Dunleavy signs 'Schneider Loophole' bill

Gov. Mike Dunleavy on Friday, July 19, 2019 signed into law a bill related to the "Schneider Loophole" that allowed for an act of sexual violence to go largely unpunished in Anchorage.

Gov. Mike Dunleavy is set to sign House Bill 2001, the Legislature’s attempt to restore about 80% of the governor’s more than $444 million in operating budget vetoes, today. But it remains unknown how many of the governor’s 182 original line-item vetoes he plans to maintain. 

As passed last month by the Legislature, the bill would restore funding to areas of the budget such as Medicaid, Alaska State Council on the Arts, public broadcasting, the Ocean Ranger program, community assistance grants, the Village Public Safety Officer program and others.

Over the past week, the governor has backtracked on a number of his previous budget cuts in areas such as early education programs; the Senior Benefits program, which provides financial assistance to low income seniors; the University of Alaska; and Alaska Legal Services, which provides pro bono legal assistance to low income Alaskans.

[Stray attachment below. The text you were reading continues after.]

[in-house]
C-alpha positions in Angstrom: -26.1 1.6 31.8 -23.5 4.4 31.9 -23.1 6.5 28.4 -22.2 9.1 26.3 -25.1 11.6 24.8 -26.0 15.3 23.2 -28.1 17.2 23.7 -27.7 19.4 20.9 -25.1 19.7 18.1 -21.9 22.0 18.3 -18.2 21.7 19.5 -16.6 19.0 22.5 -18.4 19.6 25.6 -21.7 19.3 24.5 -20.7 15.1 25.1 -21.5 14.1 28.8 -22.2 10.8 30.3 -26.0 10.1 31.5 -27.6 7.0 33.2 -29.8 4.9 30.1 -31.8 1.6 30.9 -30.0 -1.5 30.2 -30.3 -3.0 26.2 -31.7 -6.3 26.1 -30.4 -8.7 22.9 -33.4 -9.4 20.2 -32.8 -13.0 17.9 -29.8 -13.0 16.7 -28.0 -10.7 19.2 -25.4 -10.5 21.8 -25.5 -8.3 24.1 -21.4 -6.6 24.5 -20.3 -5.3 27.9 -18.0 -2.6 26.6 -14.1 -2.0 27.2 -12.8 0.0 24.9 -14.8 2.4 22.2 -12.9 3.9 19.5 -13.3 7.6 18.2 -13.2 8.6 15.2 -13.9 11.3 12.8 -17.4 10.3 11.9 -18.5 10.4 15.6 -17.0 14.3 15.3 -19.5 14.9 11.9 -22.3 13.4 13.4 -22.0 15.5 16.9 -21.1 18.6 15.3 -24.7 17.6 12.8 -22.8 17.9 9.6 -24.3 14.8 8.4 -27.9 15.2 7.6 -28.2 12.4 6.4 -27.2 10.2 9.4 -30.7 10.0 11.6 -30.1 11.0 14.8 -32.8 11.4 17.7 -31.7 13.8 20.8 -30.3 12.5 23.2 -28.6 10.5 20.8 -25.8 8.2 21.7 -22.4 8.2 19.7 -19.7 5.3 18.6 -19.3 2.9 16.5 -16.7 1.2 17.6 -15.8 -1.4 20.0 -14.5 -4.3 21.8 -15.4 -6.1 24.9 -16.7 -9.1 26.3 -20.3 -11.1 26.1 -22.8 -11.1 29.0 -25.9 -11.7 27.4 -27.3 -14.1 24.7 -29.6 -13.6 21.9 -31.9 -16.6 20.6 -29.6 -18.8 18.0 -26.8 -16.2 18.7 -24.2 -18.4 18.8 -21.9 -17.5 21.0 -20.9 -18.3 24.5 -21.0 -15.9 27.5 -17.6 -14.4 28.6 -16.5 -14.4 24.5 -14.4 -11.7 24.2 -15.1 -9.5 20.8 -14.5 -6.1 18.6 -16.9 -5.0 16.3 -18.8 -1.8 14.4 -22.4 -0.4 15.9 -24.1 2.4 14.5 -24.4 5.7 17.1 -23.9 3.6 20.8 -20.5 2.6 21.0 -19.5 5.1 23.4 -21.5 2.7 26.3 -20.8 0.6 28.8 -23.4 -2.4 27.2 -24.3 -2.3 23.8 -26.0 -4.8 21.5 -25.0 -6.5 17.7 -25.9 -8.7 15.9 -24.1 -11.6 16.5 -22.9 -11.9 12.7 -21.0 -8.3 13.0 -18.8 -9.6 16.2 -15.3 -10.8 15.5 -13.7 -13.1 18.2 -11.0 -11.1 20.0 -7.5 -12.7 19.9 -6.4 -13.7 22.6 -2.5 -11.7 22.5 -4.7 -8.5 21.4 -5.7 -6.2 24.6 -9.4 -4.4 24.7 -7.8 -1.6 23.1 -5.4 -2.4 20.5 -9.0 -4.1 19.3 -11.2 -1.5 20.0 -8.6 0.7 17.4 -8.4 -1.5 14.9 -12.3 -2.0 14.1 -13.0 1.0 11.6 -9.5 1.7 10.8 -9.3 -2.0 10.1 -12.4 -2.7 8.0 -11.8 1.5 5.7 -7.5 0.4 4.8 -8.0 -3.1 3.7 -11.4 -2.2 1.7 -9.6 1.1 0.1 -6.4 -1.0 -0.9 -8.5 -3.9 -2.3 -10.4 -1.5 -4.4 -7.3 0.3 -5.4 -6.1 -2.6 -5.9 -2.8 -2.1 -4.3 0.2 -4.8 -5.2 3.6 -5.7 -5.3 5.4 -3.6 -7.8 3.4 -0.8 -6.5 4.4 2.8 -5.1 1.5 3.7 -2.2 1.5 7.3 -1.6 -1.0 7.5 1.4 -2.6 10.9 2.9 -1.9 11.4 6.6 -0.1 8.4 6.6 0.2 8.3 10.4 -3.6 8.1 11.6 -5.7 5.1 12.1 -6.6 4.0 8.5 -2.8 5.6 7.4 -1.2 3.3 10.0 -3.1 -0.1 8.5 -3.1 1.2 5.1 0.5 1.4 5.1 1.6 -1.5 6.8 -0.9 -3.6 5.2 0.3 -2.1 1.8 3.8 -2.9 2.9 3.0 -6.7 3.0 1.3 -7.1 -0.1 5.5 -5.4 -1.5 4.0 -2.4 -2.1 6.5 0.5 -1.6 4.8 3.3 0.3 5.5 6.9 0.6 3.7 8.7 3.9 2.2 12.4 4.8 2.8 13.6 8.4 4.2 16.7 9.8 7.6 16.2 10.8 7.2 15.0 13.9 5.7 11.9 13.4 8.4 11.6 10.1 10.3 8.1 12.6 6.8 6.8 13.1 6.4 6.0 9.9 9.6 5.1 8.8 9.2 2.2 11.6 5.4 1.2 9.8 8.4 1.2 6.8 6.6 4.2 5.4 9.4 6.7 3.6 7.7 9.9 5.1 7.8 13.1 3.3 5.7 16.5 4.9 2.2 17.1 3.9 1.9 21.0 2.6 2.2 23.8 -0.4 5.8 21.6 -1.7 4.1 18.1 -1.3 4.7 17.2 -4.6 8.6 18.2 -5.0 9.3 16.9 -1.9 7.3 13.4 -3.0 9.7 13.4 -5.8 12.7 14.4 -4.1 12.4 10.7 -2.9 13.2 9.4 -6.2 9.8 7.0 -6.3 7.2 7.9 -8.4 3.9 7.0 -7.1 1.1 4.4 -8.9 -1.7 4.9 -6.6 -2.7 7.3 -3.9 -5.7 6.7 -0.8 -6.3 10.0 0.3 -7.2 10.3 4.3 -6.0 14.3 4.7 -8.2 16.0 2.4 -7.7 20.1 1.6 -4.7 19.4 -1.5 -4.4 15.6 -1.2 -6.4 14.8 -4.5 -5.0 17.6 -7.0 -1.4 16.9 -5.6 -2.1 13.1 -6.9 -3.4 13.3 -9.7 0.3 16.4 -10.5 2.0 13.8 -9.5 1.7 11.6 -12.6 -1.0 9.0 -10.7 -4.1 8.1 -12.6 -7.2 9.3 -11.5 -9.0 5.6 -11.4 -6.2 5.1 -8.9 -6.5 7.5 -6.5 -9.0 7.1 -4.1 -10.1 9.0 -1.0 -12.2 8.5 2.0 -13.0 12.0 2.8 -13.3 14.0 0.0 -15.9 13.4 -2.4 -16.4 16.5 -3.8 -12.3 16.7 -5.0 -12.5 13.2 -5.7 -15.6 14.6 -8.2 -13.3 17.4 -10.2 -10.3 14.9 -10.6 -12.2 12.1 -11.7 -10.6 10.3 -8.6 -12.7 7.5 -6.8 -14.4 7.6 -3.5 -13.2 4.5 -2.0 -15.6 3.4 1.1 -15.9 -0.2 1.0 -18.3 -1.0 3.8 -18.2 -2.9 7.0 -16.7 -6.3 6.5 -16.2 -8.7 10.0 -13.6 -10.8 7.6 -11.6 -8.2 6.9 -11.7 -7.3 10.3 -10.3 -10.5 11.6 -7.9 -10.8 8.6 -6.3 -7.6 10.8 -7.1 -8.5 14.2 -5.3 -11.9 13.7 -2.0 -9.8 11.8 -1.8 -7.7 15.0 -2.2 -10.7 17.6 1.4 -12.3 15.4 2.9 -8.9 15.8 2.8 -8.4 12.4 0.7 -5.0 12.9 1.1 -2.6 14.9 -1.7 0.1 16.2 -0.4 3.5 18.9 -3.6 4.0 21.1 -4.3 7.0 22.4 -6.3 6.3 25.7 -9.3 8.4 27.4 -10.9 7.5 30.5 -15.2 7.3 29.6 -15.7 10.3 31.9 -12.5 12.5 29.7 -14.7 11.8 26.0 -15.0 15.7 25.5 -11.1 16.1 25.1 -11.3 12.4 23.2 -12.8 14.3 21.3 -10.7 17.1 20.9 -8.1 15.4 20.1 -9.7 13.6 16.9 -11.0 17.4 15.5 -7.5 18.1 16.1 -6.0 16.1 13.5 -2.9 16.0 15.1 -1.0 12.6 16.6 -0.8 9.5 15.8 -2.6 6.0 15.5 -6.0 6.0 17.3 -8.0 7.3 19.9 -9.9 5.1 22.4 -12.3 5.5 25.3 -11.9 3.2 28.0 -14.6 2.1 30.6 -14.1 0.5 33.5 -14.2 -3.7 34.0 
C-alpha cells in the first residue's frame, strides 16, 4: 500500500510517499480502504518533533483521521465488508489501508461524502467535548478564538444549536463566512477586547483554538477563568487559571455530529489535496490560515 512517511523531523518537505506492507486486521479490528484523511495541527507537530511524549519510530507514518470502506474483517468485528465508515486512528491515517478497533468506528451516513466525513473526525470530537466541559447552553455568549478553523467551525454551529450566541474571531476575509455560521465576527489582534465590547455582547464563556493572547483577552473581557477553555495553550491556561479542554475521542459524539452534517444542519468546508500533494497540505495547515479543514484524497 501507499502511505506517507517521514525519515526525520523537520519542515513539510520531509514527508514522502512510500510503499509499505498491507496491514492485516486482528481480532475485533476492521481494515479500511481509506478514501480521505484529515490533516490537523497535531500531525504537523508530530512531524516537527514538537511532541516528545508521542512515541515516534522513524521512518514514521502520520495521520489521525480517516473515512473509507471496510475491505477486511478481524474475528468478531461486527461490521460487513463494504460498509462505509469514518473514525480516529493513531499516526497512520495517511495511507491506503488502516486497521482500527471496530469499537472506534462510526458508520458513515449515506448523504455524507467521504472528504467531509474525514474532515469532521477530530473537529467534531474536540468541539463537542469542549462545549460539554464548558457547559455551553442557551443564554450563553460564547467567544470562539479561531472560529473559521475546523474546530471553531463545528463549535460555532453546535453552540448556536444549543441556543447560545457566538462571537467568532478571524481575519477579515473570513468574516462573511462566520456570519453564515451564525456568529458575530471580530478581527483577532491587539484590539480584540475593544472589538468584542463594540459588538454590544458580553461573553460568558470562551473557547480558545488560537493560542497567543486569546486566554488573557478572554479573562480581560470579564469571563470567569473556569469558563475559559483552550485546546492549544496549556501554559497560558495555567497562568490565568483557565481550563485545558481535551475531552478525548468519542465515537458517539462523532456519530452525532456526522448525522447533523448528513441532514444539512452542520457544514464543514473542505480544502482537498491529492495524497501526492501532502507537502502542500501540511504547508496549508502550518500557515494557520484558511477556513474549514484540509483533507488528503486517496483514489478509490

The governor told reporters his intention with his extensive list of budget vetoes was never to cause “angst” but rather to begin a conversation among Alaskans about budgetary priorities.

Dunleavy said he and his team had been working on this for some time, and stepping back on budget cuts to the university, Senior Benefits, Head Start and pre-K funding is not related to the quickly growing recall effort launched Aug. 1.

The governor’s office also announced the restoration of funding to the OWL Online with Libraries and Live Homework Help programs Friday, both of which assist education collaboration across the state. 

The governor had originally announced his intention to sign HB 2001 by the end of last week, but, according to Dunleavy spokesman Matt Shuckerow, the bill was still being reviewed as of Friday. 

This bill will also decide the amount of this year’s permanent fund dividend. The Legislature included a $1,600 dividend, an amount which the governor has said he is unlikely to support. In his mind, Dunleavy said, the dividend should be separate from the budget, adding that he feels the annual payout should still be based on the 1982 statute setting the current projected dividend amount at around $3,000.

Paying a full $3,000 dividend would cost the state approximately $1.2 billion.

Contact staff writer Erin McGroarty at 459-7544. Follow her on Twitter: @FDNMPolitics.